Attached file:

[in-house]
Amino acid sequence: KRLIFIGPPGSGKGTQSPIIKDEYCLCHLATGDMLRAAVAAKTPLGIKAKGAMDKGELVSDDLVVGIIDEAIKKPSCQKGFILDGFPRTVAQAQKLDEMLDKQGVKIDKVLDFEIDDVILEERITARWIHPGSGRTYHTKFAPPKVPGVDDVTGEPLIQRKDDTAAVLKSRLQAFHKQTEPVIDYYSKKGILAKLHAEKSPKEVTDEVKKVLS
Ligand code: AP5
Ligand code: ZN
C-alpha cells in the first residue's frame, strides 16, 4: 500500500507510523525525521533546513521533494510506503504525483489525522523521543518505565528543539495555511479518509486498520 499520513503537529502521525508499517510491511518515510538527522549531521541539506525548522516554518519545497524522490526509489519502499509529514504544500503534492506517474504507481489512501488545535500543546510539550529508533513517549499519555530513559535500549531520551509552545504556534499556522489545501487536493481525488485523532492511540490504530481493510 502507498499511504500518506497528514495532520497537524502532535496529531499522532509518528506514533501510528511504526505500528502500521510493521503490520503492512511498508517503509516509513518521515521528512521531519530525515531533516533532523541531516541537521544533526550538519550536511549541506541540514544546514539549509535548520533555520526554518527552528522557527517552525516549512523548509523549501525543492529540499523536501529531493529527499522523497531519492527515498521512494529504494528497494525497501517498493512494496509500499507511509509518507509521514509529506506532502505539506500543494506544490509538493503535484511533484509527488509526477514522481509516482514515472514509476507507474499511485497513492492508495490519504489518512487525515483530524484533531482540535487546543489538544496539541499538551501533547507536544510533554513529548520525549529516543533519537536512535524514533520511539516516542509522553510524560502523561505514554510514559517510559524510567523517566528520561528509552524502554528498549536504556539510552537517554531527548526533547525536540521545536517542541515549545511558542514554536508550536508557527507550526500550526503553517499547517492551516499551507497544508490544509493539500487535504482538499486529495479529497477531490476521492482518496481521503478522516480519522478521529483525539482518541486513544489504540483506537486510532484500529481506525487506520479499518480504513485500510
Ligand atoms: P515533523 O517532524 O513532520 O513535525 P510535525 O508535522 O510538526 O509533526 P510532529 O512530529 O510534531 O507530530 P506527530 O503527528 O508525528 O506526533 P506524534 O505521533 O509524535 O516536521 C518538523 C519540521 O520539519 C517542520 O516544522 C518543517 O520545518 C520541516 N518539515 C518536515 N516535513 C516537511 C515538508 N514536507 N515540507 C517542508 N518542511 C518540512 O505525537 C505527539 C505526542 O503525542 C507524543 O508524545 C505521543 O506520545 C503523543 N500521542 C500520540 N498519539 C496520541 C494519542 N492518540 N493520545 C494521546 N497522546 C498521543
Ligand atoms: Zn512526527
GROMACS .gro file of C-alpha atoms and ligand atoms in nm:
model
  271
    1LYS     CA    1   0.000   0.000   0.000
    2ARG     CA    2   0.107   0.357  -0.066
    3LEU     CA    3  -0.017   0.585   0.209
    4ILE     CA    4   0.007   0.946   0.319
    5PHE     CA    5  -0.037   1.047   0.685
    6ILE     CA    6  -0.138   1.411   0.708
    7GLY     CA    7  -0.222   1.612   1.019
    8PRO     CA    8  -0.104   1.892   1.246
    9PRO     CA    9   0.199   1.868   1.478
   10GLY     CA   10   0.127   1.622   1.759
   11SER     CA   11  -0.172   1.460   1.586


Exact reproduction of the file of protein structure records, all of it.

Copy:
[in-house]
Amino acid sequence: KRLIFIGPPGSGKGTQSPIIKDEYCLCHLATGDMLRAAVAAKTPLGIKAKGAMDKGELVSDDLVVGIIDEAIKKPSCQKGFILDGFPRTVAQAQKLDEMLDKQGVKIDKVLDFEIDDVILEERITARWIHPGSGRTYHTKFAPPKVPGVDDVTGEPLIQRKDDTAAVLKSRLQAFHKQTEPVIDYYSKKGILAKLHAEKSPKEVTDEVKKVLS
Ligand code: AP5
Ligand code: ZN
C-alpha cells in the first residue's frame, strides 16, 4: 500500500507510523525525521533546513521533494510506503504525483489525522523521543518505565528543539495555511479518509486498520 499520513503537529502521525508499517510491511518515510538527522549531521541539506525548522516554518519545497524522490526509489519502499509529514504544500503534492506517474504507481489512501488545535500543546510539550529508533513517549499519555530513559535500549531520551509552545504556534499556522489545501487536493481525488485523532492511540490504530481493510 502507498499511504500518506497528514495532520497537524502532535496529531499522532509518528506514533501510528511504526505500528502500521510493521503490520503492512511498508517503509516509513518521515521528512521531519530525515531533516533532523541531516541537521544533526550538519550536511549541506541540514544546514539549509535548520533555520526554518527552528522557527517552525516549512523548509523549501525543492529540499523536501529531493529527499522523497531519492527515498521512494529504494528497494525497501517498493512494496509500499507511509509518507509521514509529506506532502505539506500543494506544490509538493503535484511533484509527488509526477514522481509516482514515472514509476507507474499511485497513492492508495490519504489518512487525515483530524484533531482540535487546543489538544496539541499538551501533547507536544510533554513529548520525549529516543533519537536512535524514533520511539516516542509522553510524560502523561505514554510514559517510559524510567523517566528520561528509552524502554528498549536504556539510552537517554531527548526533547525536540521545536517542541515549545511558542514554536508550536508557527507550526500550526503553517499547517492551516499551507497544508490544509493539500487535504482538499486529495479529497477531490476521492482518496481521503478522516480519522478521529483525539482518541486513544489504540483506537486510532484500529481506525487506520479499518480504513485500510
Ligand atoms: P515533523 O517532524 O513532520 O513535525 P510535525 O508535522 O510538526 O509533526 P510532529 O512530529 O510534531 O507530530 P506527530 O503527528 O508525528 O506526533 P506524534 O505521533 O509524535 O516536521 C518538523 C519540521 O520539519 C517542520 O516544522 C518543517 O520545518 C520541516 N518539515 C518536515 N516535513 C516537511 C515538508 N514536507 N515540507 C517542508 N518542511 C518540512 O505525537 C505527539 C505526542 O503525542 C507524543 O508524545 C505521543 O506520545 C503523543 N500521542 C500520540 N498519539 C496520541 C494519542 N492518540 N493520545 C494521546 N497522546 C498521543
Ligand atoms: Zn512526527
GROMACS .gro file of C-alpha atoms and ligand atoms in nm:
model
  271
    1LYS     CA    1   0.000   0.000   0.000
    2ARG     CA    2   0.107   0.357  -0.066
    3LEU     CA    3  -0.017   0.585   0.209
    4ILE     CA    4   0.007   0.946   0.319
    5PHE     CA    5  -0.037   1.047   0.685
    6ILE     CA    6  -0.138   1.411   0.708
    7GLY     CA    7  -0.222   1.612   1.019
    8PRO     CA    8  -0.104   1.892   1.246
    9PRO     CA    9   0.199   1.868   1.478
   10GLY     CA   10   0.127   1.622   1.759
   11SER     CA   11  -0.172   1.460   1.586